SAN JOSE (KPIX 5) – After doing business with Wells Fargo Bank for more than 25 years, Santa Clara County supervisors unanimously voted to cut ties over the bank’s fake account scandal.
The largest county in Northern California is dropping Wells Fargo as its bank, after it admitted to creating more than 2 million phony bank and credit card accounts to collect fees.
“We use them on a regular basis,” Supervisor Joe Simitian told KPIX 5. “But going forward we are not going to use them for investments, we won’t be using them as a broker-dealer. We won’t be using them to underwrite any of our debt issuances.”
Simitian said the county will continue to do its day-to-day business with Wells Fargo for now, because they are under contract for at least another two years.
Meanwhile in San Francisco, Supervisor John Avalos introduced a resolution Tuesday to cut ties with the bank.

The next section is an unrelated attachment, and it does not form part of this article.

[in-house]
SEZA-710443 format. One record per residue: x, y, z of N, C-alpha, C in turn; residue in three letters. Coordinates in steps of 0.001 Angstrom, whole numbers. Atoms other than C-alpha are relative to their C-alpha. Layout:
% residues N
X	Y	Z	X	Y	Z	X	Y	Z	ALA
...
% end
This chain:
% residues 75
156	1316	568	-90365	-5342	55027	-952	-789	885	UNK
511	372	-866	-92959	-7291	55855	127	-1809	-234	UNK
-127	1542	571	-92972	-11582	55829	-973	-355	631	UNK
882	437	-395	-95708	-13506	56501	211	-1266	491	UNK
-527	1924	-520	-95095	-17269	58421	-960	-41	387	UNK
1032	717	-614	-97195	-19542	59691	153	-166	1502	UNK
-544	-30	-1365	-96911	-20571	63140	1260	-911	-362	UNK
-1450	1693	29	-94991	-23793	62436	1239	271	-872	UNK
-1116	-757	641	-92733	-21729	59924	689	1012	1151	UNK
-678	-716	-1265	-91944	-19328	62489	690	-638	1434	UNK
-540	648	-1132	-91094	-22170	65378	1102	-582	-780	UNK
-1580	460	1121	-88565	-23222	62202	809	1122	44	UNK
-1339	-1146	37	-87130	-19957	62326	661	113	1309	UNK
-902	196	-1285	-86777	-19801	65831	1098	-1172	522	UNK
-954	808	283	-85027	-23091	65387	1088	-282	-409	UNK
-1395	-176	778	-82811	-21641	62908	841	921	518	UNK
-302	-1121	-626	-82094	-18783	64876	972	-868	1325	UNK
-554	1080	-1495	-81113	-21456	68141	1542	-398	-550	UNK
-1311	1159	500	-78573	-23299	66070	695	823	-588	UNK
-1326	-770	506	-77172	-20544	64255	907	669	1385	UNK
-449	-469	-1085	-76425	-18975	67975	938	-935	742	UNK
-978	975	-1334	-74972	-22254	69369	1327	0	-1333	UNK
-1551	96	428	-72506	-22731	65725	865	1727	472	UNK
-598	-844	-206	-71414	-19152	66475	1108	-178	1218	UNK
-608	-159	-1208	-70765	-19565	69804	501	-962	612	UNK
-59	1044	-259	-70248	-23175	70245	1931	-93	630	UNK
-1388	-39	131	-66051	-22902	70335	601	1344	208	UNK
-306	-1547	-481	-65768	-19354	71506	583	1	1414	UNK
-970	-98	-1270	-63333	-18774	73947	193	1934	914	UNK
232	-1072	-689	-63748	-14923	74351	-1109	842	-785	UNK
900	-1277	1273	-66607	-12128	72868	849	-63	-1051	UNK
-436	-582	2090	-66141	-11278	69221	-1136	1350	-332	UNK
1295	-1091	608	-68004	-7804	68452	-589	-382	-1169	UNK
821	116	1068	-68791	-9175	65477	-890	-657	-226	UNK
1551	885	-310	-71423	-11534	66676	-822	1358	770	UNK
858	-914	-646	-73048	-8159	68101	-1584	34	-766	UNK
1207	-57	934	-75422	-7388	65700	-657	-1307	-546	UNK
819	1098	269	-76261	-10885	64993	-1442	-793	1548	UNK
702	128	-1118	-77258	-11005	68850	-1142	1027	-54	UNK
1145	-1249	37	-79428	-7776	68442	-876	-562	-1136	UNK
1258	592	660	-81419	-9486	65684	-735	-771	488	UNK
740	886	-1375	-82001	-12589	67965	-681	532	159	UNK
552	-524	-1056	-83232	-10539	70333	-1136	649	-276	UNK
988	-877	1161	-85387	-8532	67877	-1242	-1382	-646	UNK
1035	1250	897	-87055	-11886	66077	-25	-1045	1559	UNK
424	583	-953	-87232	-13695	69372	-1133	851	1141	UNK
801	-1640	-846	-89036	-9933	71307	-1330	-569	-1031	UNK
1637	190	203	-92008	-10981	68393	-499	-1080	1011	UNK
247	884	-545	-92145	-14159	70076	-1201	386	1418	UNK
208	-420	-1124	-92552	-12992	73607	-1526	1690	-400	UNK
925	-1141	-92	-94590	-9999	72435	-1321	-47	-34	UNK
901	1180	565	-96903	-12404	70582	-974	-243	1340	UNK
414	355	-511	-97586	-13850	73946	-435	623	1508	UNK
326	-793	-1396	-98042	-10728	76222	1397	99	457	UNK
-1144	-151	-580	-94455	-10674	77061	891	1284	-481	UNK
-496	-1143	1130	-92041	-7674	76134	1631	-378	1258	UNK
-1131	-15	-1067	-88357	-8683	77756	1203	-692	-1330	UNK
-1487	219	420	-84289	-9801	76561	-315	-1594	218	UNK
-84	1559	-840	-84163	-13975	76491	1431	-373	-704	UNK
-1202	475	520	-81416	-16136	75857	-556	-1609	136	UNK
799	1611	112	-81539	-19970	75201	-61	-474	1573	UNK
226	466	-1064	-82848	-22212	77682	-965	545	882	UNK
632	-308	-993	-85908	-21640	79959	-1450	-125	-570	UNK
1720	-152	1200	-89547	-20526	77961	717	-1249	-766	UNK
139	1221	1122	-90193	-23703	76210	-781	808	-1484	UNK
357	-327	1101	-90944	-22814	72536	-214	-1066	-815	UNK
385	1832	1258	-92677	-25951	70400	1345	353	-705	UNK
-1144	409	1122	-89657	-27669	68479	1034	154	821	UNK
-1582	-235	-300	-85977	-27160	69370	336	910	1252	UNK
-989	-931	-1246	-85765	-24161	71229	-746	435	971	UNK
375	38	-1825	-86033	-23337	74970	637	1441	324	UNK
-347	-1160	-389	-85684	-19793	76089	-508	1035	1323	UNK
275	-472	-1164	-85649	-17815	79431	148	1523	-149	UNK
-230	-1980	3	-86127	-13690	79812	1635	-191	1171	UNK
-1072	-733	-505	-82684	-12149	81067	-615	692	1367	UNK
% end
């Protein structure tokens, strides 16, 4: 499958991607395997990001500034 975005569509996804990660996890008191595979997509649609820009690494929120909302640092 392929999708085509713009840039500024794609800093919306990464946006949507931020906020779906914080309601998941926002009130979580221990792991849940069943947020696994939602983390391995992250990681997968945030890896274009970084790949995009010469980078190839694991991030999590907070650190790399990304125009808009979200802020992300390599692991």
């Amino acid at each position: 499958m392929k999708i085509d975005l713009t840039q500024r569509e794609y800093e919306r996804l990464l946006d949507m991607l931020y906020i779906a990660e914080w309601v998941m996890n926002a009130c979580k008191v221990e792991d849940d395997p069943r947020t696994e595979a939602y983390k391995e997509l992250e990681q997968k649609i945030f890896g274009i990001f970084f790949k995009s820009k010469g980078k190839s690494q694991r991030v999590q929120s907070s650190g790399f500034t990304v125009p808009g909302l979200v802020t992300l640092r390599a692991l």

“Wells Fargo’s stagecoach has left ghost towns to eat the dust of the wind behind it.” Avalos said. “Now California is rocked by the latest scandal coming out of the business model of what some analysts call control fraud.”
Avalos also demanding a review of all past dealings between the City of San Francisco and Wells Fargo.
“I think it’s a shame,” Simitian said. “Wells Fargo has been an iconic banking brand here in California for more than a century. And you see this kind of behavior and you think, what is it that makes folks think that this is okay?”
Santa Cruz voted last week to suspend new business with Wells Fargo. The bank said it is committed to fixing what went wrong and restoring public trust.